Hey, Sky Fans! Tonight’s the big night! Remember, if you can make it outside in the early morning hours, tonight into tomorrow, August 11 into August 12, is the peak of the annual Perseid meteor shower. You might need to set your alarm clock for this one.
There’ll be an extra bonus, though, if you can pull yourself out of bed and the skies cooperate. This actually brings me to something someone asked me a few months ago: Where do the stars go in the daytime?
The short answer, as we all learned in grade school, is they’re still there. The Sun is so bright, though, that we can’t see them. The Sun’s tremendous light scattering in our atmosphere washes out all the other stars. This is all true. The good news, I guess, about living on the Moon or Mercury or Jupiter’s moon Io is the atmospheres in those places are so thin that the Sun would do a much worse job of washing out light coming from the other stars. You might have other problems, but a lack of starry skies wouldn’t be one.
This all works in nicely with something else that’s going on here. Why are the stars we see at night different at different times of the year? What I mean is, if you look at the sky tonight, here in August, you’ll see the bright stars Acrturus, which I’ve been very vocal about as one of my favorites, (in Boötes), Antares (Scorpius), and, of course, the three stars of the Summer Triangle: Vega (Lyra), Deneb (Cygnus), and Altair (Aquila), but where have the stars from the Winter, Rigel (Orion), Sirius (Canis Major), Betelgeuse (also Orion), and Aldebaran (Taurus) gone?
Let’s have a look at this drawing, hot off the ball points from the folks down in Sky Watch’s art department. I cannot make this any clearer: This drawing is not to scale. I guess I could have bold-faced that. I don’t take italics lightly.
Imagine how big and close things would be if that were to scale, though.
In this, you’ll see the Earth at a spot in its orbit in February on the left. Across the page on the right, it’s six months later, and the Earth has made its way half way around the block. That flag can be anywhere: Tegucigalpa, Auckland, Marrakesh; it doesn’t matter, but let’s just agree it’s in the same place on both days.
You can see that in February, the kind and generous people of Flag City are on the night side (or, if you prefer, the dark side), and are looking straight at Betelgeuse, Rigel, and the rest of the stars of the constellation Orion. Come August, though, what do you see? Exactly, Flag City’s water slides and hot dog stands are facing Orion again, but since the stars don’t move relative to us here on Earth, it’s daytime. Those glorious stars we see on crisp winter nights are the ones that are up and washed out by sunlight on those thick summer days. You can also see this in reverse by noticing where the Summer Triangle stars are relative to daytime in February and nighttime in August. August’s nighttime stars are the ones that are up and shining invisibly during the day in February.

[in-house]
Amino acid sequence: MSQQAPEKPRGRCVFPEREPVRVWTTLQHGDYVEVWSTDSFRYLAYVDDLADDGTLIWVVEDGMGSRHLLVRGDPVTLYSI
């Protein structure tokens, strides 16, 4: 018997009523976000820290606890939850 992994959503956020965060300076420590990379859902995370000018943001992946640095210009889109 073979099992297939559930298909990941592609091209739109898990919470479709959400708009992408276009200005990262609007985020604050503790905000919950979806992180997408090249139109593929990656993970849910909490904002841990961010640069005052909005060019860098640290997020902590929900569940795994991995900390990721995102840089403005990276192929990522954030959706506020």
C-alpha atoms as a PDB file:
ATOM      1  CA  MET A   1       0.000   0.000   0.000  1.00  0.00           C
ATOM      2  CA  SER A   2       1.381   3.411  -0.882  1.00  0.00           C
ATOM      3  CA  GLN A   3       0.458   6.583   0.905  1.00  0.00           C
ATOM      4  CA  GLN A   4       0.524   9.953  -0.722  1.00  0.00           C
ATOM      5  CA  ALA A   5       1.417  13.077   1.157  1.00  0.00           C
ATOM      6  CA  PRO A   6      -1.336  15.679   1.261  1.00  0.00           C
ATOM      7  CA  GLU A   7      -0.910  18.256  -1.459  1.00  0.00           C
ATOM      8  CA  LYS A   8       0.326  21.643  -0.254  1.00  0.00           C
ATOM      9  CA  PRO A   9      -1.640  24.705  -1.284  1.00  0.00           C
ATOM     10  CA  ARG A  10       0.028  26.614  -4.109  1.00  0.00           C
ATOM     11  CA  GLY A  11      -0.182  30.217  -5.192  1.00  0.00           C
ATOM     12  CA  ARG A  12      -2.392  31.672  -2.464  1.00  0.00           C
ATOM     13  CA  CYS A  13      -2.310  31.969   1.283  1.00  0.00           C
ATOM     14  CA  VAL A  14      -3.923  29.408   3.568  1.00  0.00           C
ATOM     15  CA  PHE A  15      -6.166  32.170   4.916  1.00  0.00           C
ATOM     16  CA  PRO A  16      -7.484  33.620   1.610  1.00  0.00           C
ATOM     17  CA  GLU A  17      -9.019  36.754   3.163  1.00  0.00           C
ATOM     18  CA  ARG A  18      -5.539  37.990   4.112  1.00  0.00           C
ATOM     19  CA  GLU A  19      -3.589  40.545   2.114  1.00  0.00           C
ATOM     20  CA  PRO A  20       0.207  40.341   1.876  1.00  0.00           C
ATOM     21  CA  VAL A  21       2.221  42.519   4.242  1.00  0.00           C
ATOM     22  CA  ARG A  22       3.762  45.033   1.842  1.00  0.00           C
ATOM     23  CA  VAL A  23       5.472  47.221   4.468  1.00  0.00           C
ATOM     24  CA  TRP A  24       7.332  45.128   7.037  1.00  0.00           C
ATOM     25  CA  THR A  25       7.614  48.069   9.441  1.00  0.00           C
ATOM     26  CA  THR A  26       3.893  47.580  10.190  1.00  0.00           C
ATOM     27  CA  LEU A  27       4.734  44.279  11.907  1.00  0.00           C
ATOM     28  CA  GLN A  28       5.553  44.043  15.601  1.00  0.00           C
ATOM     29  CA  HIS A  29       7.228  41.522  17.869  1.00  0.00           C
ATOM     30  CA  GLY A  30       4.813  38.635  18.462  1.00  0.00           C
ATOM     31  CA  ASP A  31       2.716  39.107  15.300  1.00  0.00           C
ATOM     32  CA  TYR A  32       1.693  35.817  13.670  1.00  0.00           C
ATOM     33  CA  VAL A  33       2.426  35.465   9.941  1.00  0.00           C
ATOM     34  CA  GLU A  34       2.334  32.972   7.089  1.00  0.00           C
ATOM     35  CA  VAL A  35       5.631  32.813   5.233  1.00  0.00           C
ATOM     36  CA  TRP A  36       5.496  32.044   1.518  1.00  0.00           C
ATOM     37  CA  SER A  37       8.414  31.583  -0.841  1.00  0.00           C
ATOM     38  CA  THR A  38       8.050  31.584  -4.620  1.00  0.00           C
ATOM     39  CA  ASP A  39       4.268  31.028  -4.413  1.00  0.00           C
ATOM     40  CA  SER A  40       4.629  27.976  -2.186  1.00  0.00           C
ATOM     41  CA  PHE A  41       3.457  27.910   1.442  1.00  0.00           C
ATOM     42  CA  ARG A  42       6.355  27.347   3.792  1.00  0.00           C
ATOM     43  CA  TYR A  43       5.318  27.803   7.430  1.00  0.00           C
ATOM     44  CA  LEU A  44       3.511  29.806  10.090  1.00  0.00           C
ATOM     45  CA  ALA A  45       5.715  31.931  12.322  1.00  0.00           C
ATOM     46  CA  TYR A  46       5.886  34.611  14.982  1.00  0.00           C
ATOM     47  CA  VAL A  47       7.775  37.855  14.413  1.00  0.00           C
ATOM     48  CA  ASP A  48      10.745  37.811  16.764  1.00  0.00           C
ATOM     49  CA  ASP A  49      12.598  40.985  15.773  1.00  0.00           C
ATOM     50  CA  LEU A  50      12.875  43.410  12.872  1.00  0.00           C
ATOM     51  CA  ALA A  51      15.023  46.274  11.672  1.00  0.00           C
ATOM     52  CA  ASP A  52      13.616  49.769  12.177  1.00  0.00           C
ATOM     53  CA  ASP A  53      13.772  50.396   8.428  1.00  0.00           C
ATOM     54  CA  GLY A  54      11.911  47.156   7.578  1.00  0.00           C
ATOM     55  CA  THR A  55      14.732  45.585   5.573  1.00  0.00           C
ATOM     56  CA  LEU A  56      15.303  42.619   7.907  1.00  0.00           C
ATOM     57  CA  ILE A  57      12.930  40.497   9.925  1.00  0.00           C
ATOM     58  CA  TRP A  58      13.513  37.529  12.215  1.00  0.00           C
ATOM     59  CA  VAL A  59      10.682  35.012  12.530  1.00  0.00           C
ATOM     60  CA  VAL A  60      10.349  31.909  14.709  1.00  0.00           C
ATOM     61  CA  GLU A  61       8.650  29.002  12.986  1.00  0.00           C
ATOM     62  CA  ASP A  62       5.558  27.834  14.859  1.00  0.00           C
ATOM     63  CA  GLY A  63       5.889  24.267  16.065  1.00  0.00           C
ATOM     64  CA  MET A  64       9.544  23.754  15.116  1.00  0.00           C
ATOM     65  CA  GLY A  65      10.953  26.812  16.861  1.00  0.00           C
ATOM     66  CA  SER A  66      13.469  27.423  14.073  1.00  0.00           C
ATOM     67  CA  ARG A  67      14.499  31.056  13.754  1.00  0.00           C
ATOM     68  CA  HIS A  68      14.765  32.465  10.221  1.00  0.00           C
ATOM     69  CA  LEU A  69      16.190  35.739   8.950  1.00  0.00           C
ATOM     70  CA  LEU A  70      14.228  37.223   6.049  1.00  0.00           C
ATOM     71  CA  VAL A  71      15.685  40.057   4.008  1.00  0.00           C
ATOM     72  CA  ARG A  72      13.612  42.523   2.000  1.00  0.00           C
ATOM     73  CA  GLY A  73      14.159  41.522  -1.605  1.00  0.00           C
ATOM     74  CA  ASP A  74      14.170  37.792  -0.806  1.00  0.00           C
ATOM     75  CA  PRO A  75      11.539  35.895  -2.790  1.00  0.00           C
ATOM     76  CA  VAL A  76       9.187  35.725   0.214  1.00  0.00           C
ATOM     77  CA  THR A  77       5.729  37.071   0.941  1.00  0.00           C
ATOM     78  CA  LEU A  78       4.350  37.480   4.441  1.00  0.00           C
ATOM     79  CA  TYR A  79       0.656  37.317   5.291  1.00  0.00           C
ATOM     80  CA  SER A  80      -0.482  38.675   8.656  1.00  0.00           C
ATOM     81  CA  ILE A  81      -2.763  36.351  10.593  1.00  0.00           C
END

What does all of this have to do with the Perseids? Well, if you’re like me, you think the skies are the best during the winter. I can’t get enough of the sight of the Orion and Winter Circle taking up what seems like the entire sky. I love watching them appear over the houses across the street in the fall, move little-by-little toward the south all winter, and then across to the east in the spring. It might sound crazy, but I almost think of them as old friends, and I miss them when I’m doing riding roller coasters, doing cannonballs, and eating cotton candy all summer.
This is where that bonus I mentioned at the beginning comes in. Here are two screen captures from Stellarium. This first one is the skies to the south near my house six months ago (or six months from now), on February 11 at about 8:00pm.
And now the moment you’ve all been waiting for, the skies looking to the east around 4:00am tomorrow morning:
Look at that! Most, but, no, not all, of those fantastic winter skies are just rising up into the morning skies right near where the radiant of the Perseids shower will be happening. Do you miss Orion? Well, there he is. Just like that, a quick taste of the winter sky on a steamy summer morning. Sounds great to me, too.
Just as a note, but an important one, I wrote this from the perspective of someone in the northern hemisphere, where winter runs from December to March, and sumer from June to September. In the southern hemisphere, the seasons are reversed, so it’s summer when I mention winter, and vice versa.
I hope your skies are in good shape tonight and you’re able to get out and see the fun. It’ll be terrific, and I can’t wait. Meteors or not, it’ll be great to see the Pleiades again. Clear skies, everyone!